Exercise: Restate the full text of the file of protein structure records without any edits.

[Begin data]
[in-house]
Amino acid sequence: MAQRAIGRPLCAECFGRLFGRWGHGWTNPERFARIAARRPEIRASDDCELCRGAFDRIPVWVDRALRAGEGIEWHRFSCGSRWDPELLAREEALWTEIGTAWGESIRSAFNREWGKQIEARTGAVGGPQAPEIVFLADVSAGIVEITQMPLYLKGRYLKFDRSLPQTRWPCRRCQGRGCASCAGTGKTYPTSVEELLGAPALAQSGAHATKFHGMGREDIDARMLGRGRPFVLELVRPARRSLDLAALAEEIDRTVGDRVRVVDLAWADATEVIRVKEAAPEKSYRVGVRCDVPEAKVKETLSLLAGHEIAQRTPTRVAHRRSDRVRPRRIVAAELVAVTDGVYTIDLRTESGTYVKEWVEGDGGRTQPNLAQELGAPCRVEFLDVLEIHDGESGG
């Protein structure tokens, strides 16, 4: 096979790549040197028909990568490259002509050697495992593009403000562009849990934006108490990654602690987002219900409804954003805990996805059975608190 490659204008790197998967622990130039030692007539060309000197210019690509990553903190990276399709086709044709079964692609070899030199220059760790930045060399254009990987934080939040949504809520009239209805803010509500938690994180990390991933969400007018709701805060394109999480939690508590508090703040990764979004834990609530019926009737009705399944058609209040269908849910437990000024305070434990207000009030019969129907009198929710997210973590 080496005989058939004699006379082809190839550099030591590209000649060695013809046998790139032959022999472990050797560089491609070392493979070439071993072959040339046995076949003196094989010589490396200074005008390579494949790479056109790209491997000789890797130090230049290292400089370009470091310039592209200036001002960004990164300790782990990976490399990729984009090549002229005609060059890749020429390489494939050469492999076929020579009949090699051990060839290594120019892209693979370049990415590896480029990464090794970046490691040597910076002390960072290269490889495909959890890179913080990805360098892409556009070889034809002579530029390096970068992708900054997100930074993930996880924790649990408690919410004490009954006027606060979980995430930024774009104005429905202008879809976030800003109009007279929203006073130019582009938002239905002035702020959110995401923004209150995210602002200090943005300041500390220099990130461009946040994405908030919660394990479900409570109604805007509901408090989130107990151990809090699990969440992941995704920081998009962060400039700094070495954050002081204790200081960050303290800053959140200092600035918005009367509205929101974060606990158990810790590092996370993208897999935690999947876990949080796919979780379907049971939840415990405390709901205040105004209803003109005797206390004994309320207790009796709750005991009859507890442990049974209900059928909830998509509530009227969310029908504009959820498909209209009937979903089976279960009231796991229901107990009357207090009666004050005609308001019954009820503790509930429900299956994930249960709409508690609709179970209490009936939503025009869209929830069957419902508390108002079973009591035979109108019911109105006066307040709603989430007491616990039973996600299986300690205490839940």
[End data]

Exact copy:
[in-house]
Amino acid sequence: MAQRAIGRPLCAECFGRLFGRWGHGWTNPERFARIAARRPEIRASDDCELCRGAFDRIPVWVDRALRAGEGIEWHRFSCGSRWDPELLAREEALWTEIGTAWGESIRSAFNREWGKQIEARTGAVGGPQAPEIVFLADVSAGIVEITQMPLYLKGRYLKFDRSLPQTRWPCRRCQGRGCASCAGTGKTYPTSVEELLGAPALAQSGAHATKFHGMGREDIDARMLGRGRPFVLELVRPARRSLDLAALAEEIDRTVGDRVRVVDLAWADATEVIRVKEAAPEKSYRVGVRCDVPEAKVKETLSLLAGHEIAQRTPTRVAHRRSDRVRPRRIVAAELVAVTDGVYTIDLRTESGTYVKEWVEGDGGRTQPNLAQELGAPCRVEFLDVLEIHDGESGG
């Protein structure tokens, strides 16, 4: 096979790549040197028909990568490259002509050697495992593009403000562009849990934006108490990654602690987002219900409804954003805990996805059975608190 490659204008790197998967622990130039030692007539060309000197210019690509990553903190990276399709086709044709079964692609070899030199220059760790930045060399254009990987934080939040949504809520009239209805803010509500938690994180990390991933969400007018709701805060394109999480939690508590508090703040990764979004834990609530019926009737009705399944058609209040269908849910437990000024305070434990207000009030019969129907009198929710997210973590 080496005989058939004699006379082809190839550099030591590209000649060695013809046998790139032959022999472990050797560089491609070392493979070439071993072959040339046995076949003196094989010589490396200074005008390579494949790479056109790209491997000789890797130090230049290292400089370009470091310039592209200036001002960004990164300790782990990976490399990729984009090549002229005609060059890749020429390489494939050469492999076929020579009949090699051990060839290594120019892209693979370049990415590896480029990464090794970046490691040597910076002390960072290269490889495909959890890179913080990805360098892409556009070889034809002579530029390096970068992708900054997100930074993930996880924790649990408690919410004490009954006027606060979980995430930024774009104005429905202008879809976030800003109009007279929203006073130019582009938002239905002035702020959110995401923004209150995210602002200090943005300041500390220099990130461009946040994405908030919660394990479900409570109604805007509901408090989130107990151990809090699990969440992941995704920081998009962060400039700094070495954050002081204790200081960050303290800053959140200092600035918005009367509205929101974060606990158990810790590092996370993208897999935690999947876990949080796919979780379907049971939840415990405390709901205040105004209803003109005797206390004994309320207790009796709750005991009859507890442990049974209900059928909830998509509530009227969310029908504009959820498909209209009937979903089976279960009231796991229901107990009357207090009666004050005609308001019954009820503790509930429900299956994930249960709409508690609709179970209490009936939503025009869209929830069957419902508390108002079973009591035979109108019911109105006066307040709603989430007491616990039973996600299986300690205490839940």